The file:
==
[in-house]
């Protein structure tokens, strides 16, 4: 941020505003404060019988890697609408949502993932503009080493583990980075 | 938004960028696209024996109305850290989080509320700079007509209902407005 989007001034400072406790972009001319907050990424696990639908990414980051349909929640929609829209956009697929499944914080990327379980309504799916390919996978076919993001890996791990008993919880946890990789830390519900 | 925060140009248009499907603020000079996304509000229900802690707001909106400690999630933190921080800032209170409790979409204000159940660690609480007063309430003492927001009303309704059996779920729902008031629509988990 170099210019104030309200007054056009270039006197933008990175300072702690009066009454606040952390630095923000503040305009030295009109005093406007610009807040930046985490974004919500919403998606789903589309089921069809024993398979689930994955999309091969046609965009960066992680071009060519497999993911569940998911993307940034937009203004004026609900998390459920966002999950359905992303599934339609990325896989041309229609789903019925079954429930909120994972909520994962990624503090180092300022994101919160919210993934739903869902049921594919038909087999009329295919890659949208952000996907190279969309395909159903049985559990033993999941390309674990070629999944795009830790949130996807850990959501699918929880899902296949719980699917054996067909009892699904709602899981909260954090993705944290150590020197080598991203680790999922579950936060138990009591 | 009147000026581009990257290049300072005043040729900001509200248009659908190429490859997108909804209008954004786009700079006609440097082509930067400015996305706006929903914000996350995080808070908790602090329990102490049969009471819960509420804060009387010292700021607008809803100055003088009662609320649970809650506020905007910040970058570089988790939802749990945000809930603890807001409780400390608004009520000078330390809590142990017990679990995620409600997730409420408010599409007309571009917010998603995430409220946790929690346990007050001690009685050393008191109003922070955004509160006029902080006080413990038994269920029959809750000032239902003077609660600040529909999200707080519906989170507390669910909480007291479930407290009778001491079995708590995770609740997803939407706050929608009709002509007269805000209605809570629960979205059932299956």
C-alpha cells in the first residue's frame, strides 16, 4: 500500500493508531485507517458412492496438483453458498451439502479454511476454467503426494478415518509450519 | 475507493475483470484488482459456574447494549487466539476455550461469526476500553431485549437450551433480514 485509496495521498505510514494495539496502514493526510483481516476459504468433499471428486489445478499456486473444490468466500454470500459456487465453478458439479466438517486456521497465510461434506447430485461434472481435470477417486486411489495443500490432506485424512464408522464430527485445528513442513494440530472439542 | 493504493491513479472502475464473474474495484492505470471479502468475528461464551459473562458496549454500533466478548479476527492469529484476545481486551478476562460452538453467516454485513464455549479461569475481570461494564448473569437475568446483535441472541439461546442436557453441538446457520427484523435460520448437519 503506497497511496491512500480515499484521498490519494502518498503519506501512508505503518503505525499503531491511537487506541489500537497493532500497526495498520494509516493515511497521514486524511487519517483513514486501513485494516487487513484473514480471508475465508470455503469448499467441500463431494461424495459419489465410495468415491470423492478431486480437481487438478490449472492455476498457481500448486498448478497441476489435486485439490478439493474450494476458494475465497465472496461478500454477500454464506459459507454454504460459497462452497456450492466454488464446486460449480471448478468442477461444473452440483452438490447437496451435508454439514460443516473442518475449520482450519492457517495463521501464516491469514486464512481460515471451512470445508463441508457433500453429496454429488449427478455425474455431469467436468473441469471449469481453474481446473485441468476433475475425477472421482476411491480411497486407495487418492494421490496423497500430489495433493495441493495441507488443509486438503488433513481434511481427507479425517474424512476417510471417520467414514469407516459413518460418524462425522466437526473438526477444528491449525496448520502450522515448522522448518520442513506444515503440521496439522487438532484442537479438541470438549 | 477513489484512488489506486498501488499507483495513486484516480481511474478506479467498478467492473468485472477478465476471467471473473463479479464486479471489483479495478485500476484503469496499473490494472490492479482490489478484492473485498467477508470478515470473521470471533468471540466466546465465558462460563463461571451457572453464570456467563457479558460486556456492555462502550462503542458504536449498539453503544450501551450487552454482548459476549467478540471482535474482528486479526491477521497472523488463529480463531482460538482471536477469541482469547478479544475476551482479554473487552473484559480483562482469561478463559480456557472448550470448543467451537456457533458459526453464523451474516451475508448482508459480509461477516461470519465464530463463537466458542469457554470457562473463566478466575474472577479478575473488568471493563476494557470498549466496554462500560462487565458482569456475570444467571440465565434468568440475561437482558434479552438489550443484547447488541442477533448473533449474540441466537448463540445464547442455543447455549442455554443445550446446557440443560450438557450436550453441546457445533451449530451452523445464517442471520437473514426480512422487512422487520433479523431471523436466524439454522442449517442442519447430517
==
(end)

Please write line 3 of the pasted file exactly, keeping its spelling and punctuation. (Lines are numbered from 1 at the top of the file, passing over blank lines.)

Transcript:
C-alpha cells in the first residue's frame, strides 16, 4: 500500500493508531485507517458412492496438483453458498451439502479454511476454467503426494478415518509450519 | 475507493475483470484488482459456574447494549487466539476455550461469526476500553431485549437450551433480514 485509496495521498505510514494495539496502514493526510483481516476459504468433499471428486489445478499456486473444490468466500454470500459456487465453478458439479466438517486456521497465510461434506447430485461434472481435470477417486486411489495443500490432506485424512464408522464430527485445528513442513494440530472439542 | 493504493491513479472502475464473474474495484492505470471479502468475528461464551459473562458496549454500533466478548479476527492469529484476545481486551478476562460452538453467516454485513464455549479461569475481570461494564448473569437475568446483535441472541439461546442436557453441538446457520427484523435460520448437519 503506497497511496491512500480515499484521498490519494502518498503519506501512508505503518503505525499503531491511537487506541489500537497493532500497526495498520494509516493515511497521514486524511487519517483513514486501513485494516487487513484473514480471508475465508470455503469448499467441500463431494461424495459419489465410495468415491470423492478431486480437481487438478490449472492455476498457481500448486498448478497441476489435486485439490478439493474450494476458494475465497465472496461478500454477500454464506459459507454454504460459497462452497456450492466454488464446486460449480471448478468442477461444473452440483452438490447437496451435508454439514460443516473442518475449520482450519492457517495463521501464516491469514486464512481460515471451512470445508463441508457433500453429496454429488449427478455425474455431469467436468473441469471449469481453474481446473485441468476433475475425477472421482476411491480411497486407495487418492494421490496423497500430489495433493495441493495441507488443509486438503488433513481434511481427507479425517474424512476417510471417520467414514469407516459413518460418524462425522466437526473438526477444528491449525496448520502450522515448522522448518520442513506444515503440521496439522487438532484442537479438541470438549 | 477513489484512488489506486498501488499507483495513486484516480481511474478506479467498478467492473468485472477478465476471467471473473463479479464486479471489483479495478485500476484503469496499473490494472490492479482490489478484492473485498467477508470478515470473521470471533468471540466466546465465558462460563463461571451457572453464570456467563457479558460486556456492555462502550462503542458504536449498539453503544450501551450487552454482548459476549467478540471482535474482528486479526491477521497472523488463529480463531482460538482471536477469541482469547478479544475476551482479554473487552473484559480483562482469561478463559480456557472448550470448543467451537456457533458459526453464523451474516451475508448482508459480509461477516461470519465464530463463537466458542469457554470457562473463566478466575474472577479478575473488568471493563476494557470498549466496554462500560462487565458482569456475570444467571440465565434468568440475561437482558434479552438489550443484547447488541442477533448473533449474540441466537448463540445464547442455543447455549442455554443445550446446557440443560450438557450436550453441546457445533451449530451452523445464517442471520437473514426480512422487512422487520433479523431471523436466524439454522442449517442442519447430517